DNA analysis has helped reveal the origins of thousands of slaves rescued by the British in the 19th century 21:19

Scientists at the University of Copenhagen (KU) used DNA analysis to uncover the origins of enslaved Africans who were freed by the British and later abandoned on a remote island in the Atlantic Ocean. The study was published on: American Journal of Human Genetics.

Britain benefited greatly from the slave trade. Between 1562 and 1807, the country used 2.7 million enslaved Africans to develop the economy in Britain and its colonies abroad. In 1833 he announced the abolition of slavery and began the fight against the slave courts. As part of Britain’s attempt to abolish the transatlantic slave trade, an estimated 27,000 African slaves were smuggled from captured ships between 1840 and 1867 and deported to St. Petersburg. He was placed in Helena.

Africans who survived the difficult conditions of the journey arrived in St. He was quarantined at Rupert Valley in Helena. Eight thousand people survived dehydration, dysentery, smallpox and malnutrition. Some of the survivors were sent back to Africa or taken to the West Indies, while others were allowed to remain on the island.

Which parts of Africa they belonged to was still a matter of speculation. The new study compared DNA isolated from the bones of 20 people to the genomes of more than 3,000 living Africans from 90 sub-Saharan African populations.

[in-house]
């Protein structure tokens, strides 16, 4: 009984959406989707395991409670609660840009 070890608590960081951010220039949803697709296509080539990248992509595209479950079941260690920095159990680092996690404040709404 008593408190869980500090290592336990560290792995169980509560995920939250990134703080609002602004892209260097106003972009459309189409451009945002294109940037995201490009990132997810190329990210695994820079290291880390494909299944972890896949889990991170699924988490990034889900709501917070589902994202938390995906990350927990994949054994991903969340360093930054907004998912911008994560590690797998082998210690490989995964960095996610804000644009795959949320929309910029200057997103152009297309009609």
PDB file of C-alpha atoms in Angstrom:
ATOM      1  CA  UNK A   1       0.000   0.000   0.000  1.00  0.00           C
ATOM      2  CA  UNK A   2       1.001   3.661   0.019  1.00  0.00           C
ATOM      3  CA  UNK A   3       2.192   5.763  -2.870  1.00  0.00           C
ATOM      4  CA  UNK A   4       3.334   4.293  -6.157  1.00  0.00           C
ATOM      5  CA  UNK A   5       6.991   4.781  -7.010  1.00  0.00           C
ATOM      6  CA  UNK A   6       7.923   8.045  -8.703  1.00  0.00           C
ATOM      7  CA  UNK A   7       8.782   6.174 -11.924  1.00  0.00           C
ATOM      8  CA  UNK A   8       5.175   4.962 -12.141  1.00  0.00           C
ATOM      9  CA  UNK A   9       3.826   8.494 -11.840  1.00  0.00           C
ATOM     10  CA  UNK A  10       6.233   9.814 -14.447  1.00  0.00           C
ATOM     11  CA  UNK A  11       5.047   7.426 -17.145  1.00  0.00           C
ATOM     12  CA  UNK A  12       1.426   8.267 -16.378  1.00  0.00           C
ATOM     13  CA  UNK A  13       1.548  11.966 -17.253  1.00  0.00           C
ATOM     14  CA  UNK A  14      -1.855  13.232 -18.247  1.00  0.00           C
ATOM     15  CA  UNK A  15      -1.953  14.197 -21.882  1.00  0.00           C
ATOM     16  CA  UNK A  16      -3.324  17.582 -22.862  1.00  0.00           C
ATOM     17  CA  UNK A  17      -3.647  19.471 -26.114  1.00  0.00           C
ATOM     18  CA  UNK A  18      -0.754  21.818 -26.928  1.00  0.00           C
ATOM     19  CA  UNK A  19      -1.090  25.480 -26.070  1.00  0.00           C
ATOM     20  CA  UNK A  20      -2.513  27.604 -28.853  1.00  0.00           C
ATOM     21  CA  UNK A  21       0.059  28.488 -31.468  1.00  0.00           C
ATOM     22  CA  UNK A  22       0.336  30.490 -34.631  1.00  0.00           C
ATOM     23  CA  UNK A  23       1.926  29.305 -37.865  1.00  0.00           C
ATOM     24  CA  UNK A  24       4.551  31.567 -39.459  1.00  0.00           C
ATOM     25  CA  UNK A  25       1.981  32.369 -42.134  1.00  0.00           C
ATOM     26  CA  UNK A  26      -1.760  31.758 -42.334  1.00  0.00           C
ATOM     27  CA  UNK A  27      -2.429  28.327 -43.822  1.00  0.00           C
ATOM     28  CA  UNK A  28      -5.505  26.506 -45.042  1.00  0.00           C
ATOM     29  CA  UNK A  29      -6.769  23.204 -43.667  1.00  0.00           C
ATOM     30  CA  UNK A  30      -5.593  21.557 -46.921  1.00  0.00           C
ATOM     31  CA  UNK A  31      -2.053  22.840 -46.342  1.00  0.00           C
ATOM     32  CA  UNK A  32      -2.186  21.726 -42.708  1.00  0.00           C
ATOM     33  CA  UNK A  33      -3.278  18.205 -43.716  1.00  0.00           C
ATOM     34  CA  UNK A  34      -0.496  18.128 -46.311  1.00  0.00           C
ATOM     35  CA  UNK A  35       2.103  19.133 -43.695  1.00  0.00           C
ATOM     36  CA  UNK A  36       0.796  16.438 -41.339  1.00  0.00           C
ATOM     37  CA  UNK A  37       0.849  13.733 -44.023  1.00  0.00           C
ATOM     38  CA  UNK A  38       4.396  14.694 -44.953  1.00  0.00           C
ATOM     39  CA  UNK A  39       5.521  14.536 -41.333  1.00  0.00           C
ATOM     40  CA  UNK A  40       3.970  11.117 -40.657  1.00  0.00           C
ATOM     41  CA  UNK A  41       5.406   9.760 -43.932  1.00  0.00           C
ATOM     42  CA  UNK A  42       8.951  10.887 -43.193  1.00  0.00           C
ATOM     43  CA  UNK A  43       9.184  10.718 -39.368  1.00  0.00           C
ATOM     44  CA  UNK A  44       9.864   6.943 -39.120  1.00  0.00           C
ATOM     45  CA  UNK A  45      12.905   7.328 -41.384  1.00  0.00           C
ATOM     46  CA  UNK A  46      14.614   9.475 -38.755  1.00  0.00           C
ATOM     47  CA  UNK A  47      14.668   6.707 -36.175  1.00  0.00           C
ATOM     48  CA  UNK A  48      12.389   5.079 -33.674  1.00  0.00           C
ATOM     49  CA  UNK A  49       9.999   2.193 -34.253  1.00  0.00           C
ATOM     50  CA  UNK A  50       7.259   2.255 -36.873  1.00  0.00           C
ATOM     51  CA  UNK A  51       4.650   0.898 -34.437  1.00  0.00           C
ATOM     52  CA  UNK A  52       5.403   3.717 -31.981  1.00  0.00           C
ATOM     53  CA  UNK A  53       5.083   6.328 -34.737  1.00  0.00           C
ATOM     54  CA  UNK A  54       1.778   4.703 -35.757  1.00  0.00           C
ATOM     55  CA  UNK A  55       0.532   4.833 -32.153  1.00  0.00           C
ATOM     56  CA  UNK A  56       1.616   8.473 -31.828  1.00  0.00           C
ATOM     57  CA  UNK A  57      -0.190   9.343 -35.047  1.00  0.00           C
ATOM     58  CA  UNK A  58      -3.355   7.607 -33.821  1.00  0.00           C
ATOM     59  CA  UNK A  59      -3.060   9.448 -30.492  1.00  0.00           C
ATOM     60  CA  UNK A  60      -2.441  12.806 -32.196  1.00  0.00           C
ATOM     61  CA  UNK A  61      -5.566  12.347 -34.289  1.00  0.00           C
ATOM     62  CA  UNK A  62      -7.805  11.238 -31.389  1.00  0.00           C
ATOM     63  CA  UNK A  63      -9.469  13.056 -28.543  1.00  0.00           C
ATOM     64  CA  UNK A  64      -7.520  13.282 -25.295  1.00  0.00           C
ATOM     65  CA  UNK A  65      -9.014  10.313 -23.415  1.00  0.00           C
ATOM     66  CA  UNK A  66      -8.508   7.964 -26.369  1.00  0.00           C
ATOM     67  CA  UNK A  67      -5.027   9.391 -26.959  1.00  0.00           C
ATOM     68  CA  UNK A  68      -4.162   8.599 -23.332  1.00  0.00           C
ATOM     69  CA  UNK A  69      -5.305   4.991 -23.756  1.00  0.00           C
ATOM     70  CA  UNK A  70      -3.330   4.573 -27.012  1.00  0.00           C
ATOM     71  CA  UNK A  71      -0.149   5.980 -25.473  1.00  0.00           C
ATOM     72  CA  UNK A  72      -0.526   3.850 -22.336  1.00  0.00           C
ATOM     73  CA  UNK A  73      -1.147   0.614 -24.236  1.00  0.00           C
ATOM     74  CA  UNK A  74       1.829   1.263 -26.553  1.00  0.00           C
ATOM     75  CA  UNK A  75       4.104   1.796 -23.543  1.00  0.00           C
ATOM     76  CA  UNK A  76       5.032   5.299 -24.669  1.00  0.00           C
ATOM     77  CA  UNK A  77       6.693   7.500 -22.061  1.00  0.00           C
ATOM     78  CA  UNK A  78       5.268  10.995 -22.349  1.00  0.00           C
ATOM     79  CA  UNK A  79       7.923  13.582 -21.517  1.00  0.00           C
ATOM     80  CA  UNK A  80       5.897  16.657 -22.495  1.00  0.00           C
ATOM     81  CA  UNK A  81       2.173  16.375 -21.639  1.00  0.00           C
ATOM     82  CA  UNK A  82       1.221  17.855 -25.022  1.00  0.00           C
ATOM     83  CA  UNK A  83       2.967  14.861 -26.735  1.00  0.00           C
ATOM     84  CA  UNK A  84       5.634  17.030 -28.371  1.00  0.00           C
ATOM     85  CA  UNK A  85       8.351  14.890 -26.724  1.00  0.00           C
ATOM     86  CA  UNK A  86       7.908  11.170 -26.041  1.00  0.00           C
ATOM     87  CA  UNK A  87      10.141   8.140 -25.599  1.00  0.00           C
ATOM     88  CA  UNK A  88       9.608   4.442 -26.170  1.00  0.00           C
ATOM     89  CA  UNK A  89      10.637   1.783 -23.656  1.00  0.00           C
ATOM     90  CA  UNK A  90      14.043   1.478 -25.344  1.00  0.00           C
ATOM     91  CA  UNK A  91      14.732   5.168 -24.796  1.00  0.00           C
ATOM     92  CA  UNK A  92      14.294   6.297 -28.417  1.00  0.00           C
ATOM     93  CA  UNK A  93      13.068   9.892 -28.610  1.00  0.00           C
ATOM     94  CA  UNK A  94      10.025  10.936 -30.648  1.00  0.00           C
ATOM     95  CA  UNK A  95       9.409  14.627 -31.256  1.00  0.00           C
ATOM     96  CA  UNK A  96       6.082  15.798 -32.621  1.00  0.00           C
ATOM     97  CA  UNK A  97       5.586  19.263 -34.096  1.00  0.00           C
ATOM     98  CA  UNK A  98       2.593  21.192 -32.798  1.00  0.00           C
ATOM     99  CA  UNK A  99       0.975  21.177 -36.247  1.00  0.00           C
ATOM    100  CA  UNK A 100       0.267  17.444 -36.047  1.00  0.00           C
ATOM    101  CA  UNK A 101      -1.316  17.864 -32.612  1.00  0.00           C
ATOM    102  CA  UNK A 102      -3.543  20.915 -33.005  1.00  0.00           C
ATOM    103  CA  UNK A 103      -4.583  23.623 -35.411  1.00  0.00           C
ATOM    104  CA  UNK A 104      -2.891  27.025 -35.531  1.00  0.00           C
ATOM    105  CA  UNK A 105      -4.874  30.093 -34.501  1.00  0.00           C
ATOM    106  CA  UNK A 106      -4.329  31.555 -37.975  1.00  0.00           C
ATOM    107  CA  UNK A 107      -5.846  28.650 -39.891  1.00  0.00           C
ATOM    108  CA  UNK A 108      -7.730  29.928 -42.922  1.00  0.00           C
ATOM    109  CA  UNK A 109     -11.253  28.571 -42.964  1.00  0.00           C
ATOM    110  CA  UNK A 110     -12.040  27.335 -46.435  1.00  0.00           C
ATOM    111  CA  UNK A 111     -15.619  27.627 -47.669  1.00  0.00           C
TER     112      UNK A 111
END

The results were largely consistent with historical documents: 17 of the 20 were men; The abducted people belonged to different groups with different languages ​​and traditions. They came from different populations located between northern Angola and Gabon. This is linked to the slave trade that moved north from central Angola in the 19th century.

“I think this study demonstrates how ancient genomics can be used to reconstruct long-lost aspects of the lives and experiences of enslaved and other marginalized populations whose stories are often omitted from written records or deliberately concealed,” said Hannes, assistant professor of genomics. Shredder at the University of Copenhagen.

Previous scientists to create A girl’s mound with unique objects in Kazakhstan.

Source: Gazeta


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